eBay Inc, Market Cap (as of 03/10/2014): $67.46bn

On September 30, John Danahoe, president and CEO of eBay, revealed the intention to spin-off its payments arm PayPal into a publicly traded company by the end of the next year. The CEO pointed out that, although both companies are already two great businesses and leaders in their respective markets, this decision is the answer to a fast changing market. The spin-off is supposed to create two independent companies that “will be sharper and stronger, and more focused and competitive as leading, standalone companies in their respective markets”, Danahoe said. In addition, this strategy would enable both companies to exploit more flexibility in order to face specific issues of each market, delivering sustainable value for the shareholders. After the spin-off, Mr Donahoe will not be the top executive. Devin Wenig, current president of eBay marketplaces, will become the CEO of the new eBay. The ex-American Express Dan Schulman, who already had top executive experiences in firms like AT&T and Virgin Mobile USA, is the new president of PayPal and will become the CEO after the spin-off.

While eBay, twelve years ago, acquired PayPal for $1.5bn, some analysts believe the online payment company could be worth more than $30bn. The day after the announcement, shares of eBay, soaring more than 7%, closed at $ 56.7, which represents its high for 2014. Combining two strong business models, such as the ones of eBay and Paypal, has guaranteed to both companies huge advantages, but sometimes the needs of the emerging business come second to the ones of the more mature company. The two firms together were able to exploit economies of scale, as PayPal core business is strongly correlated to eBay’s one, and to provide capital to the emerging business, which is now competing also with the rise of Apple Pay and digital currencies. The fact that also Yahoo’s investors decided to refocus on its US media business, clearly shows that the time of “synergies” has become the time of “avoiding dis-synergies”, even if it is hard to believe that the e-commerce business has radically changed in the last few months.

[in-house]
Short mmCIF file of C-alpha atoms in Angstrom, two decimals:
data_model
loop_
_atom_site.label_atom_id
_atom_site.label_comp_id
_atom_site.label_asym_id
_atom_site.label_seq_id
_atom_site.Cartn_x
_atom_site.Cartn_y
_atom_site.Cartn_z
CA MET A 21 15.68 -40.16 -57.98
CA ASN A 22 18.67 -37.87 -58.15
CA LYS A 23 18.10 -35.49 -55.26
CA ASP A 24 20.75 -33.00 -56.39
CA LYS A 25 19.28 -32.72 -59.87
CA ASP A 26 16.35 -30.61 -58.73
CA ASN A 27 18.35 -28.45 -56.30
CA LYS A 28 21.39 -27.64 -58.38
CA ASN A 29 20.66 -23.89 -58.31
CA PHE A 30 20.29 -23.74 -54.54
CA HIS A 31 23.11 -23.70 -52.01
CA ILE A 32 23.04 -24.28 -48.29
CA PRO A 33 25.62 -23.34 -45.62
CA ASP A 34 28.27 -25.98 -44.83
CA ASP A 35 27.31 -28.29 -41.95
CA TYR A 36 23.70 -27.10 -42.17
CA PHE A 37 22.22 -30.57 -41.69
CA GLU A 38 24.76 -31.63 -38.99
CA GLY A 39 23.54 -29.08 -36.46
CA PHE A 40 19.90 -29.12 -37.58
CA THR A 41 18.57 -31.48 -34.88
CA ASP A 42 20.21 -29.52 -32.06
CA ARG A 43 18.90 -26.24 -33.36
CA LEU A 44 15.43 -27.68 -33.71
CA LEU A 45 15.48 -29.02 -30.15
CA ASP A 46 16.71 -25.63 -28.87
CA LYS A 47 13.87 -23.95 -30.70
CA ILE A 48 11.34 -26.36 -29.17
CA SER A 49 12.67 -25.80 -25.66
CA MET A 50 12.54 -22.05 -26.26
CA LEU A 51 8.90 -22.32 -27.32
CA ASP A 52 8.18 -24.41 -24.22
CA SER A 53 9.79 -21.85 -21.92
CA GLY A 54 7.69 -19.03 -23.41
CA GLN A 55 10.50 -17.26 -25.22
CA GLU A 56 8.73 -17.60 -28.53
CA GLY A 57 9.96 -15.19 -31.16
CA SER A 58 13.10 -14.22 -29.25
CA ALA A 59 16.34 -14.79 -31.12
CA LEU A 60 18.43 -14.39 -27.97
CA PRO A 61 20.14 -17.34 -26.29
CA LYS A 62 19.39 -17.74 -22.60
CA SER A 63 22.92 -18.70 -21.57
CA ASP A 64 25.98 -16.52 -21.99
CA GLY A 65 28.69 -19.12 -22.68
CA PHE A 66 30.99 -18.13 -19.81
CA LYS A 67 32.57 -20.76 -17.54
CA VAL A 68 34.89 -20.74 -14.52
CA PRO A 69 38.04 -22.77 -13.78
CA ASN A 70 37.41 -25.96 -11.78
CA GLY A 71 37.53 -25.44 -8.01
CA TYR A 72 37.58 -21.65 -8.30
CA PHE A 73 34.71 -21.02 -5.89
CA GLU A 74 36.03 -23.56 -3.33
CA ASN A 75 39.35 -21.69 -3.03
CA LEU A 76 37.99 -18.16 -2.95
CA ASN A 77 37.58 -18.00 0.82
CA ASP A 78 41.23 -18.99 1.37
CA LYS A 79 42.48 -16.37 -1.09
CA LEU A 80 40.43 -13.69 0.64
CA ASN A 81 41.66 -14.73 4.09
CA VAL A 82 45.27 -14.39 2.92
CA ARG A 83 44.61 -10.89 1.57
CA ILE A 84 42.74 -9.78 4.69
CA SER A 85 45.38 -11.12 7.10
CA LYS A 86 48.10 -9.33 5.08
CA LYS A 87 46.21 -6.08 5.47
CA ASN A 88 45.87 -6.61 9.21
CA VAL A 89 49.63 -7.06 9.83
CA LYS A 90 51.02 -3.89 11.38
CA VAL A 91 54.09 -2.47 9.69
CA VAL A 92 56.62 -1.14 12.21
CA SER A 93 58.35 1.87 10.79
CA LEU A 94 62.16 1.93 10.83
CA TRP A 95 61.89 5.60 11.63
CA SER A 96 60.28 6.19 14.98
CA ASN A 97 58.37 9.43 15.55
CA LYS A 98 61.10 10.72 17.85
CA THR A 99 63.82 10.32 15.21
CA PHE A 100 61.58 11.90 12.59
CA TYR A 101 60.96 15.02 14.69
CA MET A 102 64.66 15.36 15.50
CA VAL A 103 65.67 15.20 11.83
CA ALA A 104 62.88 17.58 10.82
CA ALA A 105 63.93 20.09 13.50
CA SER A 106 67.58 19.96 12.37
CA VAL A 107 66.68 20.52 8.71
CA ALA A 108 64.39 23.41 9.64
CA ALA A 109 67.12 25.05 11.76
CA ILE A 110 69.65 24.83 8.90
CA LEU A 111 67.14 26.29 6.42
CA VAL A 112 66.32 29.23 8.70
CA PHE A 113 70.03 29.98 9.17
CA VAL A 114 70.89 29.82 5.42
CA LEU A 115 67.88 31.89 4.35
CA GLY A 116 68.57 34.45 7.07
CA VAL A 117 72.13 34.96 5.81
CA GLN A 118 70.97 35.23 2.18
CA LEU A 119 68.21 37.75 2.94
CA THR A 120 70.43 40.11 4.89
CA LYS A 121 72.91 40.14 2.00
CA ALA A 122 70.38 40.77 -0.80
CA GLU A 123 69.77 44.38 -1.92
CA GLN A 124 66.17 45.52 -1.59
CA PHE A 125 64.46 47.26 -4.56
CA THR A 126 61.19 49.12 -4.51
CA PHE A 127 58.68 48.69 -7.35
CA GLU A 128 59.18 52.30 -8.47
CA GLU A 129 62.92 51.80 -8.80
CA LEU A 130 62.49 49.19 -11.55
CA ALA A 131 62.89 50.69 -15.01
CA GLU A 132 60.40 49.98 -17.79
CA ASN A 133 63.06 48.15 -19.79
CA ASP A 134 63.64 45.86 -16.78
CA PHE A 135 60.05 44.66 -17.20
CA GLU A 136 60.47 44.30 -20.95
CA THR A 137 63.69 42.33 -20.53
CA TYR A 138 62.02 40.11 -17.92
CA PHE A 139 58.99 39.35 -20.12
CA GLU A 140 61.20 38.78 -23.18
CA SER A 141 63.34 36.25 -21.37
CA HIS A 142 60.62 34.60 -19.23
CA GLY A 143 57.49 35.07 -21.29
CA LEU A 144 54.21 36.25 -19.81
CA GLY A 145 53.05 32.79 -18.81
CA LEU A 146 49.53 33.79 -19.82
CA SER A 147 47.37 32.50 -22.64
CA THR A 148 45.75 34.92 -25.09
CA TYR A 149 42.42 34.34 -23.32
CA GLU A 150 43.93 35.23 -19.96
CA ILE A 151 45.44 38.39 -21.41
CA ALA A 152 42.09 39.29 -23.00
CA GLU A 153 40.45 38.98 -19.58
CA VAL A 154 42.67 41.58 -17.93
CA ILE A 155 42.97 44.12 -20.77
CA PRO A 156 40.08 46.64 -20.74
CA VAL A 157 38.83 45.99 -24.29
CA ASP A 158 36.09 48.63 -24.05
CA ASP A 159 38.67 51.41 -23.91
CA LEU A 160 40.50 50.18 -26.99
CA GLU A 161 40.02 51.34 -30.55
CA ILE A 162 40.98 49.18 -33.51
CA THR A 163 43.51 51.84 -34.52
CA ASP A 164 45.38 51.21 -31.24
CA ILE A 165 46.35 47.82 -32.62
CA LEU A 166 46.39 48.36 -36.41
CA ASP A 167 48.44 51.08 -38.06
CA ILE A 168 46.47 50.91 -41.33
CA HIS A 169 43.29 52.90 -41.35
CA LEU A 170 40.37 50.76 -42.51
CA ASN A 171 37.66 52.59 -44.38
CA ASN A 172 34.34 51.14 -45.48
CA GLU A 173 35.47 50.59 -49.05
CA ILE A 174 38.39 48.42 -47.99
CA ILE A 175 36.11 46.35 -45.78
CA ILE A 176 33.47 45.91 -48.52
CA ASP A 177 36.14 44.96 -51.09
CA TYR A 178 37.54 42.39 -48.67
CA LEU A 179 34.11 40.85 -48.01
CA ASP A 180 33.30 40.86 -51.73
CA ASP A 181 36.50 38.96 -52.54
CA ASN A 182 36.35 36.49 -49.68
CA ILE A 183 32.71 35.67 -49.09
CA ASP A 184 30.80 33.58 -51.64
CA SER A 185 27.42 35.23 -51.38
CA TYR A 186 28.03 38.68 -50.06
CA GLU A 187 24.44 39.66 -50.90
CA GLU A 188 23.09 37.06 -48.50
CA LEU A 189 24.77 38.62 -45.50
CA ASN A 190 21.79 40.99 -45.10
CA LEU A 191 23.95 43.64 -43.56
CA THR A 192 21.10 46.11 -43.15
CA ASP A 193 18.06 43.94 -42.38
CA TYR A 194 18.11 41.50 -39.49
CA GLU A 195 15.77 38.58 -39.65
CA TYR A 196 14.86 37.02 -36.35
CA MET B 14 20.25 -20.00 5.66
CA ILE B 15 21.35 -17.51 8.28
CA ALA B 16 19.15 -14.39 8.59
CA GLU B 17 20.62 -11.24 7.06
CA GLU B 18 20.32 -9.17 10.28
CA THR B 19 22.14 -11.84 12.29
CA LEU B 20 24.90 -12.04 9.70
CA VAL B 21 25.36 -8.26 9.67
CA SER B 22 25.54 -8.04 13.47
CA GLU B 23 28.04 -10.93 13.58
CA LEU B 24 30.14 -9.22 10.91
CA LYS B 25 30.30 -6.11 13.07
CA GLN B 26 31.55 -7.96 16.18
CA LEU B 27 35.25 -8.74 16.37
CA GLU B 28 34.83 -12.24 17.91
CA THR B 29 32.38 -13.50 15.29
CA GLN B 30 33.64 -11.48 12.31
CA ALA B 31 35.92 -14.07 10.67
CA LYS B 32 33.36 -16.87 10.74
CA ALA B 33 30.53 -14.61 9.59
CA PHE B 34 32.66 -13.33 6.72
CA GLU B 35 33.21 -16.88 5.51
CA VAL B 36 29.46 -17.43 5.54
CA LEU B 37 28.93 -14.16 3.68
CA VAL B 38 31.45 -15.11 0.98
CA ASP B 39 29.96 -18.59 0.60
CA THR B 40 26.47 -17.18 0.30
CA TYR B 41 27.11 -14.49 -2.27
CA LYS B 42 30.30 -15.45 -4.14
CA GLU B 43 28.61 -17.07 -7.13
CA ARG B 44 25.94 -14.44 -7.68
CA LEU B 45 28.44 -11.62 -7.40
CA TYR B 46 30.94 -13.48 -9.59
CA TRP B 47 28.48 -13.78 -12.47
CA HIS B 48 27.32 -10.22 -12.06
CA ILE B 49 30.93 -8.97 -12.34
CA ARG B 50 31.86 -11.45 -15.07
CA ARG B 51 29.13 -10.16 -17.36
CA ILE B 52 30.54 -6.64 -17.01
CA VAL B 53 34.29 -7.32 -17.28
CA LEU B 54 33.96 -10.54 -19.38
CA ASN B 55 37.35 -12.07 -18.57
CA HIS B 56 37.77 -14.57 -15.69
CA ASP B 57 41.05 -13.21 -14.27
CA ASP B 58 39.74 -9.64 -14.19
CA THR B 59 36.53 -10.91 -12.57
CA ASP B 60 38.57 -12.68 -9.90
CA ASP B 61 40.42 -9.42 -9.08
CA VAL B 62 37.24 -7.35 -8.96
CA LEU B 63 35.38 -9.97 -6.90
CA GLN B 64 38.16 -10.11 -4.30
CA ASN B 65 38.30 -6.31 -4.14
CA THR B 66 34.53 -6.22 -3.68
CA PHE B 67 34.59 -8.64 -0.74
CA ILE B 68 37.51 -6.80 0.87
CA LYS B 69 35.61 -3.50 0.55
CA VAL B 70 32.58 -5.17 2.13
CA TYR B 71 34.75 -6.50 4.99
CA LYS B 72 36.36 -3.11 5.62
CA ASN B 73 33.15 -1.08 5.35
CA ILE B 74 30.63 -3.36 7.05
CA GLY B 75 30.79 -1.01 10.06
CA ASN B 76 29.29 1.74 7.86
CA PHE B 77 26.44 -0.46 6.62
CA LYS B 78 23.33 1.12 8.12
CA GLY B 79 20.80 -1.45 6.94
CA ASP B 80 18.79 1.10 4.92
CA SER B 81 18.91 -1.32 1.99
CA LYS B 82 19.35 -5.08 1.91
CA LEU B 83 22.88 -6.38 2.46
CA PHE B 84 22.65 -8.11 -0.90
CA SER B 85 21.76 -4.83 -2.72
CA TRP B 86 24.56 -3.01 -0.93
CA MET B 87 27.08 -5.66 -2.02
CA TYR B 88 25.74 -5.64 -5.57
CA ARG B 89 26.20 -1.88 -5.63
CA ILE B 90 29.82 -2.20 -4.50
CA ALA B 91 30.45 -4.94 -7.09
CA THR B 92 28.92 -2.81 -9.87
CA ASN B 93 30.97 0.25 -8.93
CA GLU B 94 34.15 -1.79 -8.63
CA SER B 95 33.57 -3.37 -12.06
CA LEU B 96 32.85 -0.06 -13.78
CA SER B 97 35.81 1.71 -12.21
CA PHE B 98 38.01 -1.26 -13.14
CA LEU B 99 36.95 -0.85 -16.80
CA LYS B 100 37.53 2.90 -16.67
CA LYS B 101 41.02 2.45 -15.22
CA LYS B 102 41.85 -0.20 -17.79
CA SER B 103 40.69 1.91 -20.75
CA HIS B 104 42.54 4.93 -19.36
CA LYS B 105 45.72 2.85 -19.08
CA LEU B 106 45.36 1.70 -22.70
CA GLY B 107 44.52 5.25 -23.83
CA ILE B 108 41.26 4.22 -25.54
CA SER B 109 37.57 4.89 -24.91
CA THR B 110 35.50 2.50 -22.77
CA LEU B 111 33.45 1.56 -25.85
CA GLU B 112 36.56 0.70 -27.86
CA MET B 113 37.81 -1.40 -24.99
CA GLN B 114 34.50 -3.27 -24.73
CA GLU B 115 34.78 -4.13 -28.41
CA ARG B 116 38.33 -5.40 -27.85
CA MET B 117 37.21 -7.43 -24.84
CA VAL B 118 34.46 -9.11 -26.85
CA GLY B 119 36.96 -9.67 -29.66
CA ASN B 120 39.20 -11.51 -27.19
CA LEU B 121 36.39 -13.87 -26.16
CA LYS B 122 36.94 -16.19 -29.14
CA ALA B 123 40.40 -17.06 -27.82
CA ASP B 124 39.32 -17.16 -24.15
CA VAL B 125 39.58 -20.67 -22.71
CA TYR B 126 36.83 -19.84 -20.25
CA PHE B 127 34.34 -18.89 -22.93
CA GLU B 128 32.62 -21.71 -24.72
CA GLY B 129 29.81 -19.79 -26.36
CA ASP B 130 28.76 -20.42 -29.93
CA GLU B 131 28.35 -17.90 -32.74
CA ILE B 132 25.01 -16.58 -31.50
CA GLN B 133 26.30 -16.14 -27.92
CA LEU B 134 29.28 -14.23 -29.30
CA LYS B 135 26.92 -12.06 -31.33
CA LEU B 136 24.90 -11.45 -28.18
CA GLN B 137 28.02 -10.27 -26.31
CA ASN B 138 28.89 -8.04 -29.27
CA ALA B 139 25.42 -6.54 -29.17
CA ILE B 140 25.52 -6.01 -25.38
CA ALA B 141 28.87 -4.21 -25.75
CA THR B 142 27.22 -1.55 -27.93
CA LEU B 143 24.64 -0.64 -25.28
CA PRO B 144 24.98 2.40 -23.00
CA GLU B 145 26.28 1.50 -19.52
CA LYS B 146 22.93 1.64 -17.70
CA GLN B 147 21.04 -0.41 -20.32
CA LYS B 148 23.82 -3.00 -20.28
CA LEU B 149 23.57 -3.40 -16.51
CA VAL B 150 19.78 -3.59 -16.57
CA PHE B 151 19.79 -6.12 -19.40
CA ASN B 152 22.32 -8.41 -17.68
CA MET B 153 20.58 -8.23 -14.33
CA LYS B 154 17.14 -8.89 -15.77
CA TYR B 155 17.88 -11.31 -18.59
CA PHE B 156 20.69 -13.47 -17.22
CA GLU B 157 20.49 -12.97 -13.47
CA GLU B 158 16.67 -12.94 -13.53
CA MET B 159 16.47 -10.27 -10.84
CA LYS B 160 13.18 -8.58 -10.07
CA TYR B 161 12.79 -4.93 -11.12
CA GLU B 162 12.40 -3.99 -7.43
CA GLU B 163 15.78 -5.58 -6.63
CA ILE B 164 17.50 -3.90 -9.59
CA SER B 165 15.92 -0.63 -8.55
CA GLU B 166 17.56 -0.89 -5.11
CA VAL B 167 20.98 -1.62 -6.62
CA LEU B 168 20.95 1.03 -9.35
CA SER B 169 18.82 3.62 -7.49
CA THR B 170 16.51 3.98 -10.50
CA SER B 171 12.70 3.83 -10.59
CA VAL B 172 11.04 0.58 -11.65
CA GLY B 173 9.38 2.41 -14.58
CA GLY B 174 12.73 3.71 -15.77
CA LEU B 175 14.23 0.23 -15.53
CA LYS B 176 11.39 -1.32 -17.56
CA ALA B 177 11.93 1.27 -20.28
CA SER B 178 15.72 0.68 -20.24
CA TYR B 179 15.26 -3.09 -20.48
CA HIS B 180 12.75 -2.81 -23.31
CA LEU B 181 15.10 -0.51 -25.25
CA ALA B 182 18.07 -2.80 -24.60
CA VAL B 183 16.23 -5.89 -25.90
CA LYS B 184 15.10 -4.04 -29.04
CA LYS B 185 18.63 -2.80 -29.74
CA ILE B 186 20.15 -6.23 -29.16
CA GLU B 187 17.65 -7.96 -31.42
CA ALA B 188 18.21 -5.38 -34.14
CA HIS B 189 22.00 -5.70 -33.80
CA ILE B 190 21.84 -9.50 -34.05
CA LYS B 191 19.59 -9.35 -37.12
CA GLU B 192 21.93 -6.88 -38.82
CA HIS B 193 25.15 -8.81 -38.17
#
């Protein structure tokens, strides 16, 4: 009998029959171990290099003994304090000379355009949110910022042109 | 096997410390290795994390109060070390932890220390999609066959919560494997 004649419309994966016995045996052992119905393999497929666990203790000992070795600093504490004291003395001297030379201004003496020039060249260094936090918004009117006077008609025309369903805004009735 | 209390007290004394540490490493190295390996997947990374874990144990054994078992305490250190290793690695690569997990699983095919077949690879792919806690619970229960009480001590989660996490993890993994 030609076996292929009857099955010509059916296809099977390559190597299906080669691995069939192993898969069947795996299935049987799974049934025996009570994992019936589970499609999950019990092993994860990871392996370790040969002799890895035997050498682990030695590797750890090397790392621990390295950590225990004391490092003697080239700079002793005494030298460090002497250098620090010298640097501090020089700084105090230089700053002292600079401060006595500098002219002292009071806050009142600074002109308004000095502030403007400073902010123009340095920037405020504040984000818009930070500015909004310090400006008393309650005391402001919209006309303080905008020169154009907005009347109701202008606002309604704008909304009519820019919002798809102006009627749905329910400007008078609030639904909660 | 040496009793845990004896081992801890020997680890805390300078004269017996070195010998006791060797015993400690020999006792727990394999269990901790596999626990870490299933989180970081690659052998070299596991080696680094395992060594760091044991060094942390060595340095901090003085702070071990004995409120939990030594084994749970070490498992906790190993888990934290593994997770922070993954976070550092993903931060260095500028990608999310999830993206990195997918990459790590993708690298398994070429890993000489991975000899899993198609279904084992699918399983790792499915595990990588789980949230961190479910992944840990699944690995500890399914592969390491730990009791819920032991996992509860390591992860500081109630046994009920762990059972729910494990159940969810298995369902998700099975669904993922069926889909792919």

Carl Icahn, a prominent activist investor, is a shareholder in eBay and was vocal about spinning off 20% of PayPal in Q1 this year. At that moment eBay’s management was strongly opposed to the idea, and to avoid a potential proxy fight, reached a compromise putting an Icahn’s ally on its board. One of the reasons for opposing to the spin-off in Q1 was a strategic review that the company was going through at that point. The management believed that PayPal is instrumental to its parent eBay with dis-synergies and distraction caused by the spin-off making the company miss out on several growth opportunities that the market was offering. The opinion has changed as PayPal now generates only 15% out of its volume from eBay, while its other partnerships, notably with Uber and AirBnB, are getting a larger stake fuelled by eBay’s acquisition of Braintree, a smaller payments provider. Furthermore, the eBay-PayPal tie is perceived as a barrier to develop relationships with Amazon and potentially Alibaba, two competitors of eBay. At the announcement on Monday, Icahn Associates gained $138m on the stake of 2.5% that the fund is holding in eBay.

For investors, the spin-off means a bet on disrupting the credit card companies, where PayPal has potential. But the disruption will not come easy. Since 1998, this was the main task of PayPal, and while it expanded its market considerably, the EBITDA margin (26%) remains lower than for Visa and MasterCard (roughly 65%). The margins will stay low due to reinvestment in ecosystem and strong competition. For example, the newly launched Apple Pay will only have banks and credit card companies on its ecosystem. In fact, Apple was in talks with PayPal to be on its payment platform, but the deal broke off as PayPal secured partnership with Samsung in its payment ecosystem for Galaxy S5. Users can tie their PayPal accounts to the fingerprint reader on S5, a system in direct rivalry to Apple ID. Although Apple Pay merchants will have to pay higher fees than the ones using PayPal, the popularity of Apple products cannot be underestimated as a driving force for the ecosystem.

Goldman Sachs will be the lead adviser for the spin-off therefore solidifying its first rank for what concerns this industry, according to Thomson Reuters. Also, Ebay hired Allen & Company as second adviser in the deal.

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